Subtitles and language learning

When I’m watching Japanese TV, I try to make use of Japanese subtitles instead of English subtitles as much as possible. But until recently, I had never given much thought to whether native-language or target language subtitles are better for language learners.

The following is a list of what I think are the main pros and cons for using native language and foreign language subtitles:

Native language subtitles

  • No matter what your level, foreign language content is accessible, which is great for listening practice. This is good for themes requiring specialist knowledge and/or vocabulary.
  • You can begin to make associations between words in your target language and words in your native language. I find that this is most likely to happen with everyday vocabulary.

Target language subtitles

  • Helps you to recognise common sentence patterns and vocabulary. For example, with Japanese, I found watching TV really helped me to understand more casual types of speech. Since we only studied polite language (ます/です) in class for quite a while before learning the plain form, this made things much easier when it was introduced.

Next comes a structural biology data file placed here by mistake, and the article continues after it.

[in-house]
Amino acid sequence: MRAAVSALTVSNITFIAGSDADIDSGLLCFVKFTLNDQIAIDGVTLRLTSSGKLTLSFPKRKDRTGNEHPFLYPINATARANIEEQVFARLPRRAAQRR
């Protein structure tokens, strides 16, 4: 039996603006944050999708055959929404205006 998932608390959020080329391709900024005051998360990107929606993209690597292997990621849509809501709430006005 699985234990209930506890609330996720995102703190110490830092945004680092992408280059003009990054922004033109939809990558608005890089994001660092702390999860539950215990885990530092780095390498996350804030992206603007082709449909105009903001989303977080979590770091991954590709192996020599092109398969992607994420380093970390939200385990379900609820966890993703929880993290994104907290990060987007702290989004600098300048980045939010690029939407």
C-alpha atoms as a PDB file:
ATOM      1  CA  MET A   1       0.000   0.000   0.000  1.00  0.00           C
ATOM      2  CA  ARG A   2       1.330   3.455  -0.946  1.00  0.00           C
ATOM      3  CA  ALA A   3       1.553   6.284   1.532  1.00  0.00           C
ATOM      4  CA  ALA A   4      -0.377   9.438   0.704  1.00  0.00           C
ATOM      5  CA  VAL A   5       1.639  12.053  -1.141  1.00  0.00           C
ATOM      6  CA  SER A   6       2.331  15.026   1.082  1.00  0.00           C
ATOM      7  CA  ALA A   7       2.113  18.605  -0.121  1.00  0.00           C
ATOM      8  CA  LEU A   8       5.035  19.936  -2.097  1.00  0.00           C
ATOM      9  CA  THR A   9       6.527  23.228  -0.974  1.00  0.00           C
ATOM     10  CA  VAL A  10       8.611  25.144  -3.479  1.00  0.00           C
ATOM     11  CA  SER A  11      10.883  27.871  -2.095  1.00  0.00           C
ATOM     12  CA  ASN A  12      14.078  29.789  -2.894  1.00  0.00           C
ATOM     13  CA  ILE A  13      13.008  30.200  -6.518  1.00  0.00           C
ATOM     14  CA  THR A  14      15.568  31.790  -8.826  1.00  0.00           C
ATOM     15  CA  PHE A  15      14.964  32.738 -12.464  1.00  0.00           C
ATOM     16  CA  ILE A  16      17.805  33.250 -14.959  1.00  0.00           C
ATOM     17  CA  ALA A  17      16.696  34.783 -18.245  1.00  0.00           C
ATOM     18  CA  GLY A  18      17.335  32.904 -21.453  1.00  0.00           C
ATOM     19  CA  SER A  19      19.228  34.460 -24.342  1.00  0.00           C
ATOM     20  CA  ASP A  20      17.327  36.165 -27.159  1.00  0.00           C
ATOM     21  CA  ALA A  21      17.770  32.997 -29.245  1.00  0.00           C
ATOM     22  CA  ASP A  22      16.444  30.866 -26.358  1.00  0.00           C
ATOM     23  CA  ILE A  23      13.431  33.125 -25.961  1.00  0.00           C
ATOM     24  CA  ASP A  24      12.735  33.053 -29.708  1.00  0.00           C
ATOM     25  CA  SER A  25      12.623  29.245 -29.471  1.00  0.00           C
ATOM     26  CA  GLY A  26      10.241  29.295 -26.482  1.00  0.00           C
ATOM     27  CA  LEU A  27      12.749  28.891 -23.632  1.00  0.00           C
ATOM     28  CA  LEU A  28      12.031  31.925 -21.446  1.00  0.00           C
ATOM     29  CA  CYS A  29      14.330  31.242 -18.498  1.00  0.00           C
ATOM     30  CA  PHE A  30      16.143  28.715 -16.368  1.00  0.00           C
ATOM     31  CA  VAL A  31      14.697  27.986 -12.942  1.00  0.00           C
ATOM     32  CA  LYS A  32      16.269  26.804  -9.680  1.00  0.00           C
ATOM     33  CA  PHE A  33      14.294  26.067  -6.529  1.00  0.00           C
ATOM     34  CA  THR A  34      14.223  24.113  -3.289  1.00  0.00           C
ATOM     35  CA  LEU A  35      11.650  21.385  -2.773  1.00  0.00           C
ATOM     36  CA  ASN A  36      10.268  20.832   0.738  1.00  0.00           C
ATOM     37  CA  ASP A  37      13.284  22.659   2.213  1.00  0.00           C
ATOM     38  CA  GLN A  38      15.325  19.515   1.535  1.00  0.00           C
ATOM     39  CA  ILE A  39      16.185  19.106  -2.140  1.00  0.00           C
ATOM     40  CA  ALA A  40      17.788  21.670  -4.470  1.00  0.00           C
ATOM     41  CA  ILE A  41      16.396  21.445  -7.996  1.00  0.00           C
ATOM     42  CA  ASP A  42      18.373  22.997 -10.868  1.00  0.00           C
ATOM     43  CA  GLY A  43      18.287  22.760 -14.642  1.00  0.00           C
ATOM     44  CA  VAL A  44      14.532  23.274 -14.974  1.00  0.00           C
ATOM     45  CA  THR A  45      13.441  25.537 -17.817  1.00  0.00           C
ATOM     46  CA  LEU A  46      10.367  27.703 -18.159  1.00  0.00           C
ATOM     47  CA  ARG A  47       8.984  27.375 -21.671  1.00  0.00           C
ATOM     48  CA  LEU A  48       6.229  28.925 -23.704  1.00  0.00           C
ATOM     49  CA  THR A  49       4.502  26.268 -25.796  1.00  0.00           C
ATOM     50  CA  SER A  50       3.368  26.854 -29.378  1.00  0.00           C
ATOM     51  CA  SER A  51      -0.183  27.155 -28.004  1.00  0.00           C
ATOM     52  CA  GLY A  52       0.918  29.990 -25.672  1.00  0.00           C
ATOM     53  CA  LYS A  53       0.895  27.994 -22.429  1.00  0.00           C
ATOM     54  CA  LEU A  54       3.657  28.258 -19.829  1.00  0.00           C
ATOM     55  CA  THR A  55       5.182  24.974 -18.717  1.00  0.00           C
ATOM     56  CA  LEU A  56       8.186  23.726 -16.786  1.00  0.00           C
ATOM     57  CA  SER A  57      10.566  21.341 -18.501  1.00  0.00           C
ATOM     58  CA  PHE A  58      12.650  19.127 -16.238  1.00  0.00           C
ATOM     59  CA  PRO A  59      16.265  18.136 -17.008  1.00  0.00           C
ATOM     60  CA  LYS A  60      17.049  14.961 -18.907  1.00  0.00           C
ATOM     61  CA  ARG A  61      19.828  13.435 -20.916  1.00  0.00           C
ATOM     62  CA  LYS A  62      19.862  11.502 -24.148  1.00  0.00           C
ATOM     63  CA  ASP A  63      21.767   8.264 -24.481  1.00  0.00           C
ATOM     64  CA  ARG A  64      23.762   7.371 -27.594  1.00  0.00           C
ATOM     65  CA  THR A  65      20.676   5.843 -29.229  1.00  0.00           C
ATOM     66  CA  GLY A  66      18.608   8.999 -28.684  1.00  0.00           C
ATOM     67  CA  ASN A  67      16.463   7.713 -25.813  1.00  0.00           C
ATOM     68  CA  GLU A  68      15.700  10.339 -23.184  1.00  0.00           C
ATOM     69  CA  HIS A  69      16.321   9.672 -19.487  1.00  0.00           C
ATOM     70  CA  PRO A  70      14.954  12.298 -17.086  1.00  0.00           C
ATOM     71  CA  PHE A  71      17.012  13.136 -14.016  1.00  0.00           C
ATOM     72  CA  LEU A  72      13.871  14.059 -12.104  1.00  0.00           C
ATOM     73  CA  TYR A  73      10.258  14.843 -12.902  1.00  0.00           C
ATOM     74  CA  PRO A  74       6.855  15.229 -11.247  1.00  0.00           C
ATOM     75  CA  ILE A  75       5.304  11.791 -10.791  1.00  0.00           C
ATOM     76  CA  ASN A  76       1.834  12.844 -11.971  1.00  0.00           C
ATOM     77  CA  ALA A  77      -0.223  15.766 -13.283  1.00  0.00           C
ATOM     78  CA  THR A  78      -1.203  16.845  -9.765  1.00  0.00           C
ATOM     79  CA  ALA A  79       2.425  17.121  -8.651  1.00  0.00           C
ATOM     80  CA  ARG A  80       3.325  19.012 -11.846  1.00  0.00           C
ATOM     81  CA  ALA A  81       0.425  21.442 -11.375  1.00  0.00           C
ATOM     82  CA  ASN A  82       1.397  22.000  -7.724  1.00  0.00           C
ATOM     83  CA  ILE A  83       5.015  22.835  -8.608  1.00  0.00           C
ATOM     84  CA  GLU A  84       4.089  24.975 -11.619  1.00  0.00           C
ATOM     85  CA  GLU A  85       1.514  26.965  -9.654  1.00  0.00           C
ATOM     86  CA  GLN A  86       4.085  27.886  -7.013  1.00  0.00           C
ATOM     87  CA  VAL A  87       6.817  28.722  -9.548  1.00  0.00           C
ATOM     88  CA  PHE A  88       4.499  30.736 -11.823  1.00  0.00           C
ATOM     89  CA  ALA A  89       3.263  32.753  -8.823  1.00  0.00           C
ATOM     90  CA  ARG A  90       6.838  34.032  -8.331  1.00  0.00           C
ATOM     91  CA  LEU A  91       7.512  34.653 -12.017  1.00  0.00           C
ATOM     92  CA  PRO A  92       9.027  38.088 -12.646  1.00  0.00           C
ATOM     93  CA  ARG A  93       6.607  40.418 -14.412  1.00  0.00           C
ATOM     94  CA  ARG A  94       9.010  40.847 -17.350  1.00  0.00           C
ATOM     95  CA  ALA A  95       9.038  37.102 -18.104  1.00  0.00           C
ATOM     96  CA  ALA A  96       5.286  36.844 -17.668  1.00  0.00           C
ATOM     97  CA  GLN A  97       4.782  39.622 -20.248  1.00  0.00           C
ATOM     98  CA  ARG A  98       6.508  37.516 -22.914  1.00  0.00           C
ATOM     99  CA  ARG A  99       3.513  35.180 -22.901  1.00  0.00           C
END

• You can focus on how certain situational phrases are used. This is especially good for phrases that don’t really translate to English, such as 失礼します (shitshurei shimasu) and お疲れ様でした (otsukaresama deshita) in Japanese.
  • It is much easier to recognise the words that you do not understand (and then look them up in the dictionary). Even in our native language, we often mishear things, and when we use native language subtitles it is easy to overlook words that we don’t know the meaning of.

As the above shows, both types of subtitles can have their own benefits. The choice between target and native language subtitles often depends on your language level and familiarity with the source material.

One way to make have the best of both words is to watch something without any subtitles, then again with target language subtitles, and then with native language subtitles. Fortunately, YouTube, Netflix and Viki make switching subtitles pretty easy.

Viki is especially good as dual language subtitles are available using the Learn Mode. This feature already exists for Korean and Chinese and is now in beta mode for Japanese.

Screenshot 2018-10-29 at 22.22.18.png
You can click on any word from the target language subs to get the English meaning – really useful!

My experiences with Learn Mode so far have been very positive and you get both benefits of native and foreign language subtitles.

Transitioning to target-language subtitles

As you progress in your language learning, you will be able to benefit even more from target-language subtitles. Here are my tips on moving towards using them over native language subtitles:

  • Choose something that you are really interested in, especially if you plan on watching it multiple times.
  • Try to choose something that is not too complicated. I recommend starting off with shows that closely relate to everyday life – because choosing something on a niche topic unrelated to something you already have knowledge of will only succeed in leaving you demotivated. Cultural differences can exacerbate this problem too.